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Voter Turnout Lowest Since 1924

November 6, 1996

WASHINGTON (AP) _ More than half America’s eligible voters stayed home on Election Day, producing the lowest turnout since 1924 when Calvin Coolidge’s campaign didn’t excite the electorate either. Chief among the reasons cited by experts was President Clinton’s near-certain victory.

The final figures weren’t in on Wednesday, the day after the election, but Curtis Gans, director of the Committee for Study of the American Electorate, said he expects Tuesday’s turnout to be 48.8 percent of eligible voters. That compares with 55 percent in 1992.

In all, 95.8 million people will have voted, he said, out of 196.5 million who were eligible.

The 1924 turnout that elected the taciturn Coolidge was 50.1 percent. The previous low turnout was in 1824, with 48.9 percent.

Some of the people who did vote indicated they held their noses while doing it.

Gilbert Finger of Grosse Pointe Park, Mich., said he decided to vote ``because I have no right to gripe if I don’t.″ He chose Clinton, but said, ``It’s almost like I’m voting for the lesser of two evils.″

Gans said the attack advertising one or two hours a day ``gives people a choice between bad and awful, worse and worser, and creates a pall across the system.″

Robert Y. Shapiro, a political science professor at Columbia University, said Clinton’s lead in the polls held down the turnout.

``The presidential election was essentially a done deal,″ he said.

Shapiro says voters in 1992 were upset about the state of the economy and wanted to vote against George Bush. And Ross Perot’s presence in the race stirred voter interest.

Paradoxically, Perot probably had something to do with people staying away on Tuesday, Shapiro said.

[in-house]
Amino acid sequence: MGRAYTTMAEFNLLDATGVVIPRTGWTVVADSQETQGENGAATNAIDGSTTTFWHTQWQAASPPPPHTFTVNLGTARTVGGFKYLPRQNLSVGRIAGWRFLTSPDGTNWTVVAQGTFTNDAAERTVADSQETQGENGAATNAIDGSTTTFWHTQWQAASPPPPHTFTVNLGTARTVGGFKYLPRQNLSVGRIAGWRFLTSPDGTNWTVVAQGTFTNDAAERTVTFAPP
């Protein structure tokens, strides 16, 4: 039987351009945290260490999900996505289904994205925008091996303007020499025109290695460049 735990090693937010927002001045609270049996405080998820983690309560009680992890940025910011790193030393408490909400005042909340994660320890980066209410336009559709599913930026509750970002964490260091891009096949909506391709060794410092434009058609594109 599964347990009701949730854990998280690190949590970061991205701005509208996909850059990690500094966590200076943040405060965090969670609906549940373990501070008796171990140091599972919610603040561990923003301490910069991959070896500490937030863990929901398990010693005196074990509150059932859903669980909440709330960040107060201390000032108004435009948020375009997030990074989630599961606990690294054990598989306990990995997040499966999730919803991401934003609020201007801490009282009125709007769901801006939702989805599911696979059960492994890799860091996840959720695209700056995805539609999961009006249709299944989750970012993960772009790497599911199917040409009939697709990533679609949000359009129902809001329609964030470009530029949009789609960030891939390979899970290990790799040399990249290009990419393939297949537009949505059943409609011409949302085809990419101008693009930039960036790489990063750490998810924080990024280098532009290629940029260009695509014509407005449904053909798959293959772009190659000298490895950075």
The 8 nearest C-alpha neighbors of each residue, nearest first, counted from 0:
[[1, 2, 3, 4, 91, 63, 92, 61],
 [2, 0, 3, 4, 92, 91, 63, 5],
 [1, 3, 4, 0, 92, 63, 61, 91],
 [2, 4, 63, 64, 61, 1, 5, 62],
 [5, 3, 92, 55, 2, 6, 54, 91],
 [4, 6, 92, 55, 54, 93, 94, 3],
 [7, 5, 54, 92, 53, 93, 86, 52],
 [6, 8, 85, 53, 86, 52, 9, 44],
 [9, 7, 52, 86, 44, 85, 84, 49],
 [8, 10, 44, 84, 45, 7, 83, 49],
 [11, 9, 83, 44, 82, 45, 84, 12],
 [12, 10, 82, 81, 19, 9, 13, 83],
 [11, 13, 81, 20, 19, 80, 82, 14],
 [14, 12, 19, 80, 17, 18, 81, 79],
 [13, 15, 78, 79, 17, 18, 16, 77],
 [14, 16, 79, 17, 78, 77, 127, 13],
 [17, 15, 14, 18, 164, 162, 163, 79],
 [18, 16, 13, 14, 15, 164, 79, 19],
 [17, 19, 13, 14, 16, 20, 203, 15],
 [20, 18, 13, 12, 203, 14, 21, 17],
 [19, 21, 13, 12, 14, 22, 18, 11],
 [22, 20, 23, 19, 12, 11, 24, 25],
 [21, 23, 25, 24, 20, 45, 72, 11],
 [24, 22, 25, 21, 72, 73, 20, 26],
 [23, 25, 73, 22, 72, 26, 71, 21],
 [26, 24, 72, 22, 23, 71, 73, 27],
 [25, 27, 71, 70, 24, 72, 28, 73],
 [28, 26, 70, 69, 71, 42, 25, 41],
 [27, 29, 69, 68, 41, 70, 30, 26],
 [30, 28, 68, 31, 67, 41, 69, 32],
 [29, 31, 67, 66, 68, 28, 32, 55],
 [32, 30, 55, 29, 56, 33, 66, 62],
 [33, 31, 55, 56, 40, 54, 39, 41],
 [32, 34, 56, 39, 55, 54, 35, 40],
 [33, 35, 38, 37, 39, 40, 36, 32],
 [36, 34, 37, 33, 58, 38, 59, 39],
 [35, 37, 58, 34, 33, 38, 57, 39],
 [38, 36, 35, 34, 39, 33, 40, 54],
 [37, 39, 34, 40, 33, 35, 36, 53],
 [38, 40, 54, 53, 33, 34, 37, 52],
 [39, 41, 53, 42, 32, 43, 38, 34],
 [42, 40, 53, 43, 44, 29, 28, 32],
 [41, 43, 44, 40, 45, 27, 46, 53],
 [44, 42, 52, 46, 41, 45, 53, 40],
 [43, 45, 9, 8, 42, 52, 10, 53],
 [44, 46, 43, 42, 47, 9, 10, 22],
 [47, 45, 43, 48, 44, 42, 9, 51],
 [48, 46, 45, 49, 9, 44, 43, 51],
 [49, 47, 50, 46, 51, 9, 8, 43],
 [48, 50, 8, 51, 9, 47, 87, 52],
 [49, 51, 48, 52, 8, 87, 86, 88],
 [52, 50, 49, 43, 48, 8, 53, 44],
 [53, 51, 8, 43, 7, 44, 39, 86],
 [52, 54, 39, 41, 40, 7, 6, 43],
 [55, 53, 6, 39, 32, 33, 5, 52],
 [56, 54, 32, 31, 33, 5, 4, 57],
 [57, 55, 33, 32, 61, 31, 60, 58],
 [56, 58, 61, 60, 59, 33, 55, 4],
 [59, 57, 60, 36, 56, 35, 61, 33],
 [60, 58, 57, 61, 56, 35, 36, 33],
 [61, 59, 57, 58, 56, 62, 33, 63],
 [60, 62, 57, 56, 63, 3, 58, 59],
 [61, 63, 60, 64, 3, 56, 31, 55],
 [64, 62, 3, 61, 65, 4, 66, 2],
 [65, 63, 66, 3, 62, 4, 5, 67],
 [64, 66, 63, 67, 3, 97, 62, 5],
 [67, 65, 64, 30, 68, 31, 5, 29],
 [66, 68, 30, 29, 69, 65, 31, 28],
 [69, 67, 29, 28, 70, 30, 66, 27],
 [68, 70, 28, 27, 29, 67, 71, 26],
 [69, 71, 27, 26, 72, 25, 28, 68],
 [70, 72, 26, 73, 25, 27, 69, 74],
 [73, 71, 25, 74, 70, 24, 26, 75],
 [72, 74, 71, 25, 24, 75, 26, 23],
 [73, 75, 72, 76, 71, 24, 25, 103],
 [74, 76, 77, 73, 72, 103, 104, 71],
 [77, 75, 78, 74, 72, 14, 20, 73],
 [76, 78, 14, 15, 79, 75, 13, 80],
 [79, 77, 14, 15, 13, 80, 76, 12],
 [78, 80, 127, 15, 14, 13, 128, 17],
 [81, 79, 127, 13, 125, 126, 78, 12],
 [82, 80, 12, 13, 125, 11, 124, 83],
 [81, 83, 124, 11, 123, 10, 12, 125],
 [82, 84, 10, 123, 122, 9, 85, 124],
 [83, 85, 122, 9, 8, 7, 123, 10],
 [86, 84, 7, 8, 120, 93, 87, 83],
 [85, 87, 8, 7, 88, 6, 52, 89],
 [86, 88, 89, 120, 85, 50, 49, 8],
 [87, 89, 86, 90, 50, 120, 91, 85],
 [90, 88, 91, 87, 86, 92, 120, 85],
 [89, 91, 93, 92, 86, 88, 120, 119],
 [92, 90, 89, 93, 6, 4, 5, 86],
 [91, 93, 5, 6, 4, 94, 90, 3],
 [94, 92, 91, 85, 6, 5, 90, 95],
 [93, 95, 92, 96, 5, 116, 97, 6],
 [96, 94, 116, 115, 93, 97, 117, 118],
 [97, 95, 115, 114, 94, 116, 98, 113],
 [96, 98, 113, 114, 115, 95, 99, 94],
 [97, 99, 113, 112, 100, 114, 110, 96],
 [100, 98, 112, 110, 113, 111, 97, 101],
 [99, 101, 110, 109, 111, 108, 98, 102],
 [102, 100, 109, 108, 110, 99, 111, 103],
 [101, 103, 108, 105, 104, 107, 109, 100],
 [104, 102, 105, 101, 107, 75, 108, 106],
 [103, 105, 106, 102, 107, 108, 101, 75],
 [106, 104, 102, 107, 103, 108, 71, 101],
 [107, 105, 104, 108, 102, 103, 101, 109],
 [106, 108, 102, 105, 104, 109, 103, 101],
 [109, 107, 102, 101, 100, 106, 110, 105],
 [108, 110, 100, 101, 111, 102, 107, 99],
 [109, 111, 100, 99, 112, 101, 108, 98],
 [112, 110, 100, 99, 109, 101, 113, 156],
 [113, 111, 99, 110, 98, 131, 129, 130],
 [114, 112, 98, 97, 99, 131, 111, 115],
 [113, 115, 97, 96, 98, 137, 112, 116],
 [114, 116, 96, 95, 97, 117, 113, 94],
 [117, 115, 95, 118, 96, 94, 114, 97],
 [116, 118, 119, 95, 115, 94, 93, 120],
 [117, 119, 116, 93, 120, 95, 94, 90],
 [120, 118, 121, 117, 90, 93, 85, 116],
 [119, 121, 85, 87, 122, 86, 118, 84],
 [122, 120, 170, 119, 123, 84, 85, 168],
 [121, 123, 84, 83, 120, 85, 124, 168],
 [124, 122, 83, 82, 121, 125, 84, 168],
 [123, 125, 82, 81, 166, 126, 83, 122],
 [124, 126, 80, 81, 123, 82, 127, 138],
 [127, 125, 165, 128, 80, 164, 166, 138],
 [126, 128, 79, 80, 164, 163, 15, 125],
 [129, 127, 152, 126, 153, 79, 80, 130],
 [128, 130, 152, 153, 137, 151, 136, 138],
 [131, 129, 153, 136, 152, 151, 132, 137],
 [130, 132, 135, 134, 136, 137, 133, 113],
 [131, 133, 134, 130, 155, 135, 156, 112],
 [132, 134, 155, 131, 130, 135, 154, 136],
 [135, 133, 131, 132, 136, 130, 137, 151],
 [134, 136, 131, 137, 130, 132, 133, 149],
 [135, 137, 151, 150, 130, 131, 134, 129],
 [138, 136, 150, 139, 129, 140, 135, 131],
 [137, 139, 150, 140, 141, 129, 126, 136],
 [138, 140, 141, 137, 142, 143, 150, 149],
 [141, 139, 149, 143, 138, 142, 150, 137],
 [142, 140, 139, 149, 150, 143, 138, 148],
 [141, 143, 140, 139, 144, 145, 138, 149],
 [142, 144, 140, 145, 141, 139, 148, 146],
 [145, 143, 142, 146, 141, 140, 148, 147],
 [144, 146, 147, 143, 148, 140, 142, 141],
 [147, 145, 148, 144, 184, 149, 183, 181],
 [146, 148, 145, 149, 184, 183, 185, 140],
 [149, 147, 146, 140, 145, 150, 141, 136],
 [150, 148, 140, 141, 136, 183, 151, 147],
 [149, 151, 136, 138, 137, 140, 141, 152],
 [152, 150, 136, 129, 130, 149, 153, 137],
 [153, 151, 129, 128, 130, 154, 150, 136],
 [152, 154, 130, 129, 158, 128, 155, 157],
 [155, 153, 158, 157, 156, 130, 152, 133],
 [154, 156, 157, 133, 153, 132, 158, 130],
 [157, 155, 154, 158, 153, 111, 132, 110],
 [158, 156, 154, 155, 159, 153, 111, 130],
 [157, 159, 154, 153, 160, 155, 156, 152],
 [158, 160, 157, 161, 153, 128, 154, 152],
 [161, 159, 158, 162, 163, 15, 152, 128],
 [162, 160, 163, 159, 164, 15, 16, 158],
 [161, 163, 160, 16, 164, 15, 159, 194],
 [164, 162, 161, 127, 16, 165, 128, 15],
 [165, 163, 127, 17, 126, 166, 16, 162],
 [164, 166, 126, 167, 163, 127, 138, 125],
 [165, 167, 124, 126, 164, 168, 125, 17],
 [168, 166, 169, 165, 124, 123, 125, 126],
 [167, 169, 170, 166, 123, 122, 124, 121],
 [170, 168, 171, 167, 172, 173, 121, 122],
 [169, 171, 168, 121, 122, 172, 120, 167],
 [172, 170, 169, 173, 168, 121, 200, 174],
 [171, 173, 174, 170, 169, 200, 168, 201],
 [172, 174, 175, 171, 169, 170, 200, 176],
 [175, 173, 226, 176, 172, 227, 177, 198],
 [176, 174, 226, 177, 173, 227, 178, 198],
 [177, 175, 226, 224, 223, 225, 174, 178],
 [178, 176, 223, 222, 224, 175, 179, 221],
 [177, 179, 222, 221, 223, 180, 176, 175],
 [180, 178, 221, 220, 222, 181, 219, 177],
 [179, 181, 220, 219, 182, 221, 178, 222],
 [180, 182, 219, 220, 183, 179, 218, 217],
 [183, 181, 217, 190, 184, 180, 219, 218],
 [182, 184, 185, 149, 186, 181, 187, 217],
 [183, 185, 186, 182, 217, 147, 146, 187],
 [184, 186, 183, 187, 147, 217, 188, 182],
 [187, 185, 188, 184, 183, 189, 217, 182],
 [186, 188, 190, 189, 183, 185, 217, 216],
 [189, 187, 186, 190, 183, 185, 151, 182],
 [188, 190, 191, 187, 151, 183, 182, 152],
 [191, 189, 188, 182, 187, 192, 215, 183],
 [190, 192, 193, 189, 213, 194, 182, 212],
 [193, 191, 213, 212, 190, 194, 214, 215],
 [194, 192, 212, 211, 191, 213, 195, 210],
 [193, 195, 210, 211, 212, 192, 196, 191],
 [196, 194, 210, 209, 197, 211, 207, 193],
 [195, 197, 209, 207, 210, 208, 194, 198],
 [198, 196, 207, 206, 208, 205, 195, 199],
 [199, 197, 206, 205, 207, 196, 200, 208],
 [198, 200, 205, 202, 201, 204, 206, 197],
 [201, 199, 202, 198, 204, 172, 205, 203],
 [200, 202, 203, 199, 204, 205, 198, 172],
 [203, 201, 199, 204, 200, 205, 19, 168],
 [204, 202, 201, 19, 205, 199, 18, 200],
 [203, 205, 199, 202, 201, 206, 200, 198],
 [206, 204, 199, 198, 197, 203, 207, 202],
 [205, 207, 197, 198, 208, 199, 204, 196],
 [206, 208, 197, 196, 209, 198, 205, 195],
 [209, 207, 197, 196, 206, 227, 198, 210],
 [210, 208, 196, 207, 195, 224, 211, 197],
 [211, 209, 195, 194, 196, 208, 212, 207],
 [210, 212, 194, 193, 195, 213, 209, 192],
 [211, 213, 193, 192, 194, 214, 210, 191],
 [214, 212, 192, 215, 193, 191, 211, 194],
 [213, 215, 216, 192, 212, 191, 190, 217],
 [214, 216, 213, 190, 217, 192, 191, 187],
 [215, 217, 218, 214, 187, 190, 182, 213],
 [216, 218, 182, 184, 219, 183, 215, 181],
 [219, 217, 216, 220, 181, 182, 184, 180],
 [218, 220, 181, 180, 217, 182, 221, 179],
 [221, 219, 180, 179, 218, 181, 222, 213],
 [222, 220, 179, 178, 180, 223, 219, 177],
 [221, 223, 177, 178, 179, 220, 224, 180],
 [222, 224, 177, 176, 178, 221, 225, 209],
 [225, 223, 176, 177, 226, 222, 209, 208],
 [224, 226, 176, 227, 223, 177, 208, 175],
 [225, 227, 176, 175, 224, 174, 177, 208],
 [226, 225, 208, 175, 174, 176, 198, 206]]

``This go-round, voters were turned off by him,″ he added. ``He laid the groundwork for a third party, but I think that Perot was perceived as tired, worn and less effective.″

West Virginians voted in far larger percentages than the national average, but the turnout, at just under 64 percent, fell below expectations.

It was ``M&M politics,″ said West Virginia Secretary of State Ken Hechler, who had predicted 75 percent. ``If you look at M&Ms, they’re all different colors on the outside. And when you bite into them, they’re all similar on the inside.″

Politics has become dependent on mud and money, said Hechler, who served in Harry Truman’s White House. ``All too frequently, the voters look at this and they throw up their hands, and say what’s the use in voting.″

Forrest Maltzman, an assistant professor of political science at George Washington University, said voter turnout goes down when people think they know the outcome.

``A lot of people thought they knew exactly what was going to happen and that it was not worth bothering to vote,″ he said.

J.P. Monroe, a professor of political science at the University of Miami, said the low turnout is a concern.

``Here you have half the eligible voters electing the most important political official in the country,″ he said. ``That carries tremendous implications. When more and more people don’t participate, you cease to be a democracy.″

That sentiment was echoed by Ricki Seidman, executive director of Rock the Vote, which works to get young people to vote. More money was spent in the election than any before it, she said, but it wasn’t spent to bring more voters out but only to reach those people who were likely to vote.

``This is not encouraging for the future of our democracy,″ she said. ``This election ... cannot be said to determine America’s common political ideas and ideals.″

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